Today I am taking you on a little trip, a trip to Gabon, a sovereign state on the west coast of Central Africa. Gabon, formerly a French territory until 1960, has an interesting history, but we are not here for a history lesson today. What brings Gabon onto our radar this week is the election that was held last Saturday … an election for which both presidential candidates are claiming victory!
Since its independence from France in 1960, Gabon has had three presidents. In the early 1990s, Gabon introduced a multi-party system and a new democratic constitution that allowed for a more transparent electoral process and reformed many governmental institutions. Incumbent Ali Bongo Ondimba has held the office of president since the death of his father in 2009, and his challenger in this election was Jean Ping. Both men are claiming victory, just as both are claiming voter fraud! Sound vaguely familiar, or prophetic?
Presidential elections in Gabon are for a 7-year term, and Bongo’s father had ruled for 42 years at the time of his death. Bongo was the first to declare victory after Saturday’s election, but he also claimed that “massive fraud” had been observed in some areas. Ping later declared victory, while stating that “numerous irregularities” had occurred. A statement released by the interior ministry acknowledged irregularities but offered little detail.
Low population density (just under 1.5 million), abundant petroleum, and foreign private investment have helped make Gabon one of the most prosperous countries in Sub-Saharan Africa, however because of inequality in income distribution, a significant proportion of the population remains poor. It is said that the half-century of rule by Bongo’s family has led to increased power of incumbency as well as a patronage system lubricated by oil largesse. Though Ping and Bongo have close ties (Ping was, at one time, actually married to Bongo’s sister), Ping believed it was time for a change, time to “Make Gabon Great Again”, if you will. (Sorry, I just couldn’t resist)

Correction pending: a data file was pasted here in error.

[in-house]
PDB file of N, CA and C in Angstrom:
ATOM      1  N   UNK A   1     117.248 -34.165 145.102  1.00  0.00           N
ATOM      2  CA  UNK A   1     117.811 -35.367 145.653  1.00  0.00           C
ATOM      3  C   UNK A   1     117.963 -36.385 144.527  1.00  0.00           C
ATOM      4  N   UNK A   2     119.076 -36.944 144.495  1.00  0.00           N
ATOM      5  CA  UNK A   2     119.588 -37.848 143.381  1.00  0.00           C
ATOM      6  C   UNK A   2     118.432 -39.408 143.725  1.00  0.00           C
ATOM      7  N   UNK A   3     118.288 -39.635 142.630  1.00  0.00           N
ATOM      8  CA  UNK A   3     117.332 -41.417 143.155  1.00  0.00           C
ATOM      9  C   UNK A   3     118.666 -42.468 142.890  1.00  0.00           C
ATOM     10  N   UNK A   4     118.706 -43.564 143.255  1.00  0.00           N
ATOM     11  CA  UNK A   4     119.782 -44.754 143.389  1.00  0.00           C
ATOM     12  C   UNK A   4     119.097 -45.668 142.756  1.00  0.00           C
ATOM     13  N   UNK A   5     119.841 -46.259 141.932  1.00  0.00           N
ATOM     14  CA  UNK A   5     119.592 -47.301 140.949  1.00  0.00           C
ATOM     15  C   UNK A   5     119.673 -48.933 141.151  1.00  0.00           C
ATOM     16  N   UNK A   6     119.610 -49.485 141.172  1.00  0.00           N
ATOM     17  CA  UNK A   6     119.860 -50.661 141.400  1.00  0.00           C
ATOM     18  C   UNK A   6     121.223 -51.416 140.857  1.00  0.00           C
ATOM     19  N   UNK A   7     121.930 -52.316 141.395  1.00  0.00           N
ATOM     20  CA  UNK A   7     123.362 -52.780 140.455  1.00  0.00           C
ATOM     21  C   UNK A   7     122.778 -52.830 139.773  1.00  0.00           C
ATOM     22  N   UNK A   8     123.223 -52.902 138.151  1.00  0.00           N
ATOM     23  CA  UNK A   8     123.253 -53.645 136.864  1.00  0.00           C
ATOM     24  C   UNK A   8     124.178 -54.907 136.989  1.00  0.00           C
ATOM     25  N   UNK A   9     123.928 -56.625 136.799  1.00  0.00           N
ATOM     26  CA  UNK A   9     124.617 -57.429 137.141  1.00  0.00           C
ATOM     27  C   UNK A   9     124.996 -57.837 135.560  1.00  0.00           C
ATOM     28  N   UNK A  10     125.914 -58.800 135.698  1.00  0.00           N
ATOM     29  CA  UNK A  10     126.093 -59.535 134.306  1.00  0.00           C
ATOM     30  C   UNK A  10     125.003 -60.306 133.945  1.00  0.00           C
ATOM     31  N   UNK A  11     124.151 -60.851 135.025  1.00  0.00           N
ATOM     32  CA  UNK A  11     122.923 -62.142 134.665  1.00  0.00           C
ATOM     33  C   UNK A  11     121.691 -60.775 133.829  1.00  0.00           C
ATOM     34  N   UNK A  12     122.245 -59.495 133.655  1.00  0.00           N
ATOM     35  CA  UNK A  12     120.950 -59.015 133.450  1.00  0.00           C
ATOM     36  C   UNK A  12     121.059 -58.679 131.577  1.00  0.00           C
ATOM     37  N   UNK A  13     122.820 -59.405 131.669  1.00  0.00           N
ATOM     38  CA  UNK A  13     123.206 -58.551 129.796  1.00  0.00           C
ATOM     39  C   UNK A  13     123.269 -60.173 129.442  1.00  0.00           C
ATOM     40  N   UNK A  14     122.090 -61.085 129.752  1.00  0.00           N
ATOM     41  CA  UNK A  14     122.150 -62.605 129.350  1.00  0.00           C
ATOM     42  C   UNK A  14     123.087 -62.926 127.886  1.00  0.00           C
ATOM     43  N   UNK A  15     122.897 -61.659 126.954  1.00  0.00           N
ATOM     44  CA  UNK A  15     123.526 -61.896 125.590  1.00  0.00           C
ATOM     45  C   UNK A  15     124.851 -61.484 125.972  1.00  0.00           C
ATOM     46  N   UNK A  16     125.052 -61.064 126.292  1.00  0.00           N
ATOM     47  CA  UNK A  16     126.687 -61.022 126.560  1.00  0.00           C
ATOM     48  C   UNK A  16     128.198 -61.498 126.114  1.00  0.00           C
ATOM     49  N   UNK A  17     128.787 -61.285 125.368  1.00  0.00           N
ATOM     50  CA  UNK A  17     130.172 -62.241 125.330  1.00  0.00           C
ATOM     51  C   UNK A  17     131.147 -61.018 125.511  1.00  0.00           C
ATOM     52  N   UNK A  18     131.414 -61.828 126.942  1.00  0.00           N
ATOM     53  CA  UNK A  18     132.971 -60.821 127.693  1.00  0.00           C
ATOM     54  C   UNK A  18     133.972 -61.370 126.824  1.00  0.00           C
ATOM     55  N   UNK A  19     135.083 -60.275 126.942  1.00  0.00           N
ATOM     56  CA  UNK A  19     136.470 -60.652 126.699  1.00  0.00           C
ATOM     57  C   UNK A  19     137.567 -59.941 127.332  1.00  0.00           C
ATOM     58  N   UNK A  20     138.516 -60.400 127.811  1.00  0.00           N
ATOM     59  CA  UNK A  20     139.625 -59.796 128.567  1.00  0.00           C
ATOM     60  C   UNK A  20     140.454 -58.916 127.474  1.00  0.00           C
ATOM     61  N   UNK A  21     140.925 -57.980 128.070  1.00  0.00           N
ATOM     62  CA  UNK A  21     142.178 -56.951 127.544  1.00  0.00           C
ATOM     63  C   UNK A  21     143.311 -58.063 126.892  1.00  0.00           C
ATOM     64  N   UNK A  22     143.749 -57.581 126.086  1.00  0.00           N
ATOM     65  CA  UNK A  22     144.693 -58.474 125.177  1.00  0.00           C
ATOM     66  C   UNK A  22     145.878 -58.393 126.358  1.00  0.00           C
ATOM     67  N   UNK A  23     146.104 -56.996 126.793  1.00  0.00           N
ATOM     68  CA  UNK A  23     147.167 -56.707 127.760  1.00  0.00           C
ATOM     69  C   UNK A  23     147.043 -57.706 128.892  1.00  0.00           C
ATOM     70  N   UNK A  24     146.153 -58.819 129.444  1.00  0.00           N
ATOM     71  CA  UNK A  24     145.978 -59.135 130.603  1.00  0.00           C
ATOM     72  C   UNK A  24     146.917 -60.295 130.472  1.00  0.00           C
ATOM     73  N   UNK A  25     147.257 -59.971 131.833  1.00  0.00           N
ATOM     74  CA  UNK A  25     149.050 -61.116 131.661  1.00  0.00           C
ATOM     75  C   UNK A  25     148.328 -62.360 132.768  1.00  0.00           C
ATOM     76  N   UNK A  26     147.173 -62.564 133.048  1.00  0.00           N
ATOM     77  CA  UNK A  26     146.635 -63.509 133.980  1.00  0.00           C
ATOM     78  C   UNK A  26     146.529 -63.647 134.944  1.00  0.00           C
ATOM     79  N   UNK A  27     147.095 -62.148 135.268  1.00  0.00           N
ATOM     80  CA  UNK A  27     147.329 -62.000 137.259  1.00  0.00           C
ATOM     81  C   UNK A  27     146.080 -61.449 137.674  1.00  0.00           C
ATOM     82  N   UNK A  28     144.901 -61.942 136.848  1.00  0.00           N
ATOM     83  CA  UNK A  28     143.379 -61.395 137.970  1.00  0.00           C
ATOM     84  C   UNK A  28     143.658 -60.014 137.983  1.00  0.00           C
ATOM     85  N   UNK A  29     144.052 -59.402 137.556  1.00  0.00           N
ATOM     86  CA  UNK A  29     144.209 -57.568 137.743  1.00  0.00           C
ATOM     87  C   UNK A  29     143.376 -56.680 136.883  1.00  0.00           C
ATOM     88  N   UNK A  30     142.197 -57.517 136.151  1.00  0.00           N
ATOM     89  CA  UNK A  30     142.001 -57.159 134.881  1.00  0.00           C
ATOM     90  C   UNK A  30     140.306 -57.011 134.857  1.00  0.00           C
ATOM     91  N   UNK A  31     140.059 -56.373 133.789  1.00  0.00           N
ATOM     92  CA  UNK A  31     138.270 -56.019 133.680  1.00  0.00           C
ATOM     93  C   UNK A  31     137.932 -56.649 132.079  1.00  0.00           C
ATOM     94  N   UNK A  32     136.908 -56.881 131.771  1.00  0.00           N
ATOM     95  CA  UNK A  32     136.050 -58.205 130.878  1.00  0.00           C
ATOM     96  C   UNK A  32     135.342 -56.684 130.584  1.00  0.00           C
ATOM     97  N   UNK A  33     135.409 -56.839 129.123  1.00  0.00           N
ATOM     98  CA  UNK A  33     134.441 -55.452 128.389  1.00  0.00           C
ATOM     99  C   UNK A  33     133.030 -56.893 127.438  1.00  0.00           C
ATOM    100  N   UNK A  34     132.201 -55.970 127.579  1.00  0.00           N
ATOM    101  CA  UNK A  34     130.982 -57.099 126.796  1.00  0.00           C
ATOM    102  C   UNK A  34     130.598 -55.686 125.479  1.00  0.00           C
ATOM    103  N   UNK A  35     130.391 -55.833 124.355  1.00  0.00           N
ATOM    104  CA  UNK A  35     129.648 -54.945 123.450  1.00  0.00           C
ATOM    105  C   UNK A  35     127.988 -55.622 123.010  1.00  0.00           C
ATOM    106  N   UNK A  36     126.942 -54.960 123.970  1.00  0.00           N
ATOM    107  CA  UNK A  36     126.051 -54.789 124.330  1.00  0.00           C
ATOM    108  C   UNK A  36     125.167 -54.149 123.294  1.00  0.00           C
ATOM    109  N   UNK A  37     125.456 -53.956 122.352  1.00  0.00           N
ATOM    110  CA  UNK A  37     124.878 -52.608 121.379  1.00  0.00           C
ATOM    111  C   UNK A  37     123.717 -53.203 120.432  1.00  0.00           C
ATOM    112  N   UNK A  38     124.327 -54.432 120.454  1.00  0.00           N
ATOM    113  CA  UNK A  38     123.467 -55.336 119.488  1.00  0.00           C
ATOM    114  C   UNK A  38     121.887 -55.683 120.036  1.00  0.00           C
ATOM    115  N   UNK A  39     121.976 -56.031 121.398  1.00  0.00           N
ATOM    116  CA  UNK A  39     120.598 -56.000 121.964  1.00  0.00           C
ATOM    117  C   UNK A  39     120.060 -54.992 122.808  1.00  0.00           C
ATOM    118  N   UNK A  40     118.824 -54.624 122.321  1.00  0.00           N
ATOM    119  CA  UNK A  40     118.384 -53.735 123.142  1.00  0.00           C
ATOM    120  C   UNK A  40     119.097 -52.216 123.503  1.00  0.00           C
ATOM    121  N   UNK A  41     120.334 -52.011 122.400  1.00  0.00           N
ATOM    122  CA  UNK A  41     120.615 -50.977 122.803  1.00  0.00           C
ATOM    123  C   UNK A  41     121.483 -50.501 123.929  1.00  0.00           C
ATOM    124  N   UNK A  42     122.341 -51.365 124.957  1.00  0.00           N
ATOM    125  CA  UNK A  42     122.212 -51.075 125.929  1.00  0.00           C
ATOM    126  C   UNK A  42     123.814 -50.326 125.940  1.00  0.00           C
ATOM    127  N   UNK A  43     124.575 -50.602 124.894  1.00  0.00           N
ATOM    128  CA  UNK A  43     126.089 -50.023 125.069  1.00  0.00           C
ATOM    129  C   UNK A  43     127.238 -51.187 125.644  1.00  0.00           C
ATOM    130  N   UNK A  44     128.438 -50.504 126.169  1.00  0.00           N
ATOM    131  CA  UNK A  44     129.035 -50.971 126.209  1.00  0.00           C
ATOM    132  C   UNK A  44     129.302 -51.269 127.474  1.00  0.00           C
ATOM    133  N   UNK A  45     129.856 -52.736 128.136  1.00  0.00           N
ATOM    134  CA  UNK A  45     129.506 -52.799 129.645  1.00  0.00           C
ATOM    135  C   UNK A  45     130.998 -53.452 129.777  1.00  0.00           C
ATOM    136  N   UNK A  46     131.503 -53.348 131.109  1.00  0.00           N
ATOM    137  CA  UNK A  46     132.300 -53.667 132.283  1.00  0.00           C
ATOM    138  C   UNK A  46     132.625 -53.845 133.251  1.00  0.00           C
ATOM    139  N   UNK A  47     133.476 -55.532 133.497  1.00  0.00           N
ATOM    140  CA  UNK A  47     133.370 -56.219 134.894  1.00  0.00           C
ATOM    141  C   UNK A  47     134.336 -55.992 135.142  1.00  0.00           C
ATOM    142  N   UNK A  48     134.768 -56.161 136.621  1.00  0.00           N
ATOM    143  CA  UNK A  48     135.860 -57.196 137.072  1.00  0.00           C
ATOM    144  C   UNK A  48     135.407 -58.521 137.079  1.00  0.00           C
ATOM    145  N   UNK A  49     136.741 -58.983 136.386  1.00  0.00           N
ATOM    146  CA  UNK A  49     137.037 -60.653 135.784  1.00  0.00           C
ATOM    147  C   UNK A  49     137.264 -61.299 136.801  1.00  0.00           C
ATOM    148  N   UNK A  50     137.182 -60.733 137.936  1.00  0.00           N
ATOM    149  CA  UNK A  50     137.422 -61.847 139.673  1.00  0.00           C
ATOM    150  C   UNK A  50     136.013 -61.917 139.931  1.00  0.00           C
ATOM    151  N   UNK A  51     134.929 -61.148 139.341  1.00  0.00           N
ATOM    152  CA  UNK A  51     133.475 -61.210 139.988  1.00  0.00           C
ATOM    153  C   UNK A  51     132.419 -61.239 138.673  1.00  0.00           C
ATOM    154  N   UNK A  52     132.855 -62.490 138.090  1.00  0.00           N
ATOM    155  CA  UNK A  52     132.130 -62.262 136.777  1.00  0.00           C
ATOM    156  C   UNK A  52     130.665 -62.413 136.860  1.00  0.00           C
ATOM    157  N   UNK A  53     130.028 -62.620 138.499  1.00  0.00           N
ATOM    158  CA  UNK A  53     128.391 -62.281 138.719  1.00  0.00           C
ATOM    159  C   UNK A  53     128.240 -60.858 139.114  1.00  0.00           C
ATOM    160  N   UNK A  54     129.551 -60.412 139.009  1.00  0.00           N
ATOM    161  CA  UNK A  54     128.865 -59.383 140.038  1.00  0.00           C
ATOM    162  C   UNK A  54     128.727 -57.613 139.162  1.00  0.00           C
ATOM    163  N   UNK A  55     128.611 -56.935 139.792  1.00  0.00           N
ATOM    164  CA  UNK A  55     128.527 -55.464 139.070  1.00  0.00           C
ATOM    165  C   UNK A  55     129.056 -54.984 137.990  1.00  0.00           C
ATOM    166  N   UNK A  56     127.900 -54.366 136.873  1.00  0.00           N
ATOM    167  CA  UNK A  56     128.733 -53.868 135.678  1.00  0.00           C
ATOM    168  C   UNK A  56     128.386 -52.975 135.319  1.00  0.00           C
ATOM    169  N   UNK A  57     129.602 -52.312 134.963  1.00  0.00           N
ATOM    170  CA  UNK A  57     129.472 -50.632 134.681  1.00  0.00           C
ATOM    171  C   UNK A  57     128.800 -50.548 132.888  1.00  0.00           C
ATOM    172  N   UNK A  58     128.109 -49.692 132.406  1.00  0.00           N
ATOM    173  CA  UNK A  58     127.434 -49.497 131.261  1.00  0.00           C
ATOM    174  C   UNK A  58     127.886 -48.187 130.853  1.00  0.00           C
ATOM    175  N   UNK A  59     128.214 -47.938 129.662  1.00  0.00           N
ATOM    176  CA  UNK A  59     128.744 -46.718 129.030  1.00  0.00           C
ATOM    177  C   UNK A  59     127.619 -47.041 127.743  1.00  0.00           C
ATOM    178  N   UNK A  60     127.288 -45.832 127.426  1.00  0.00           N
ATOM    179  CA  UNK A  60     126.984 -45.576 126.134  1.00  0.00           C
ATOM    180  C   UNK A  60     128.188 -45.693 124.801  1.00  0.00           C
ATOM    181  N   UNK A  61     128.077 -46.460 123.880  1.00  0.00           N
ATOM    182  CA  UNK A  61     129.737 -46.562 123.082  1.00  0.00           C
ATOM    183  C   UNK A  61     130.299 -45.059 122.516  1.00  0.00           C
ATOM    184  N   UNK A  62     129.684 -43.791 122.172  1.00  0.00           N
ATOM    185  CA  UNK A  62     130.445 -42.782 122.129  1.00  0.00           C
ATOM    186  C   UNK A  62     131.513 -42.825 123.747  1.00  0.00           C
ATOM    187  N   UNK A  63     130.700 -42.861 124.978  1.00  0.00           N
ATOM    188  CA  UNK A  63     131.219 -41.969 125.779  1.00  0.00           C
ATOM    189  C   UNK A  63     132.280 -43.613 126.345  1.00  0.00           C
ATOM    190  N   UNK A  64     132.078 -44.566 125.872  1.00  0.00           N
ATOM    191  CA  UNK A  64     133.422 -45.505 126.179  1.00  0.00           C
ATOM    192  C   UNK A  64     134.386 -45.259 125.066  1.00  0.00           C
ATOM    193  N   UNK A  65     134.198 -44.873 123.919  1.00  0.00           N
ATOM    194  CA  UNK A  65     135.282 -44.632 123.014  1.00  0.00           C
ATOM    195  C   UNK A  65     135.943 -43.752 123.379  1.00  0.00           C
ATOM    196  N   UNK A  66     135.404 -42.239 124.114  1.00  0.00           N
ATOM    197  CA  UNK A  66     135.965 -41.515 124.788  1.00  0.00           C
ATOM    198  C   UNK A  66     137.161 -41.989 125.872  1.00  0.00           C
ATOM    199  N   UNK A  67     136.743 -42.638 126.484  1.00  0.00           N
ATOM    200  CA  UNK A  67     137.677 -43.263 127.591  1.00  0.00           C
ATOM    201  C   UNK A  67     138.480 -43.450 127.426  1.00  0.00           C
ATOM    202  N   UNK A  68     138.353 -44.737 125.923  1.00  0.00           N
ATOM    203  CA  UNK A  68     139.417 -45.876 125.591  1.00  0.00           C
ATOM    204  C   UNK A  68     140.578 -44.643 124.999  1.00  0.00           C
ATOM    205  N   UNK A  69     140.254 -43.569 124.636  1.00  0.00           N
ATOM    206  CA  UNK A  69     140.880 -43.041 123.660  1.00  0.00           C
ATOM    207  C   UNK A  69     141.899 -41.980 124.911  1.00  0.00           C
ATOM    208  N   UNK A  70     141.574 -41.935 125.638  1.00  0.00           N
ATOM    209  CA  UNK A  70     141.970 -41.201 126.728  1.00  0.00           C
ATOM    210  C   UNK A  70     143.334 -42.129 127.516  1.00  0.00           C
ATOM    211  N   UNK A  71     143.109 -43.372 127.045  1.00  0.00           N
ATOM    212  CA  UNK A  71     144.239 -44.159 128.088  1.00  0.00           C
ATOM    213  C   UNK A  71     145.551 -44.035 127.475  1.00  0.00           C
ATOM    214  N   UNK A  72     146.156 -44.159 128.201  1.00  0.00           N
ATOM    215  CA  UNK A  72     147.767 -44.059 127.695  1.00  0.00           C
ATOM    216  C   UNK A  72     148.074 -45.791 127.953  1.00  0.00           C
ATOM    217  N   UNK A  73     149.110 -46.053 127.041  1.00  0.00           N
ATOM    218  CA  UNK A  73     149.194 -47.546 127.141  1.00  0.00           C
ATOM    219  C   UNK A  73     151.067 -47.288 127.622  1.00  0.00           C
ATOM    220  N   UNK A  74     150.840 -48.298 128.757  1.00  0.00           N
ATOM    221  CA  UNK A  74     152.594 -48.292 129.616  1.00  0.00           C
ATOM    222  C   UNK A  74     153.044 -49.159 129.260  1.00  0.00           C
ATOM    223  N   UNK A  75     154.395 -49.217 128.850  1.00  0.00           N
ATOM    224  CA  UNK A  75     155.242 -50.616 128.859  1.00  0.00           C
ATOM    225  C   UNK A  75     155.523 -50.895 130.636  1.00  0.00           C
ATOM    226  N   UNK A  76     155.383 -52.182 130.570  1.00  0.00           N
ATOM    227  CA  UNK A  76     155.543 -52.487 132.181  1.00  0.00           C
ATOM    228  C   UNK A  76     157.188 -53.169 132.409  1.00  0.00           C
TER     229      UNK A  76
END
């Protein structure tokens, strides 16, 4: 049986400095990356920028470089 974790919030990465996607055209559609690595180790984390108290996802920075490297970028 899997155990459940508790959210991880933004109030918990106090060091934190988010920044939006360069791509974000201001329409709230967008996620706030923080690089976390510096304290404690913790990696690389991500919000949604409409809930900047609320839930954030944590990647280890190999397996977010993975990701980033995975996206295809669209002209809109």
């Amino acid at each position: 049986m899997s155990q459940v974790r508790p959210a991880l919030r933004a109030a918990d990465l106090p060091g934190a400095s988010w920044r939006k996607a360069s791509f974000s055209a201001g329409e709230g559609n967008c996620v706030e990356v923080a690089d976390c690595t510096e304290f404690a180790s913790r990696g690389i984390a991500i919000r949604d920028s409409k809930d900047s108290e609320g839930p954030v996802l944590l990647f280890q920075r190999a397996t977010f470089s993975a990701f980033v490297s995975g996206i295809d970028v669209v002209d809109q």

The official results will be announced tomorrow by the Cenap (the national election commission), and by law candidates are prohibited from making announcements on the likely outcome. Obviously that law is not well-enforced. Like the U.S., Gabon has a one-round electoral system, but unlike the U.S., there is no equivalent of our electoral system, so the election will go to the candidate with the most votes. Claims of election “irregularities” occurred during the 2009 election, which led to outbreaks of violence, so shopkeepers, fearing a repeat of that violence, were closed on Sunday.
Why did I tell you this story? Because when I first read the headline, ‘Both Sides in Gabon Presidential Election Claim Victory’ in the Guardian, I started to chuckle, knowing full well that the same could happen here in the U.S. on November 8th. Not really a laughing matter, I know, but sometimes my humour is on the dark side.
Then there is Austria. Austria has a system whereby if no candidate wins a clear majority in the first round, a second round is held between the two candidates with the most votes. In April, the election for president was held, and while Norbert Hofer of the Freedom Party won the largest number of votes, he only won 35.1%, so a second-round was held in May between Hofer and Alexander Van der Bellen of the Greens Party, who had won 21.3% in the first round. Van der Bellen won the second round, albeit by a narrow margin, and only after the postal votes were included. Hofer, who is loosely the Austrian equivalent of our own Trump (albeit more polished and intelligent), claimed there were election “irregularities”, and it was later confirmed that the absentee ballots in some 14 out of 20 districts had, in fact, been improperly counted. The end result is that the second round of the election was annulled and a new second round will take place on October 2nd.
It would be a stretch to say that these two cases represent a trend, but certainly we can all see that the groundwork for claims of election irregularities is already being laid here in the U.S., though the election is still more than two months in the future. This only adds more fuel to the fires of extreme divisiveness that has been the theme of this year’s election process. My best guess is that, while there will likely be little or no validity to the claims of voter fraud, the claims will, nonetheless, continue well past November 8th. What that means for the nation, for the office of President of the United States, for the electoral college system, for the safety of our citizens in the days leading to and following the election is anybody’s guess.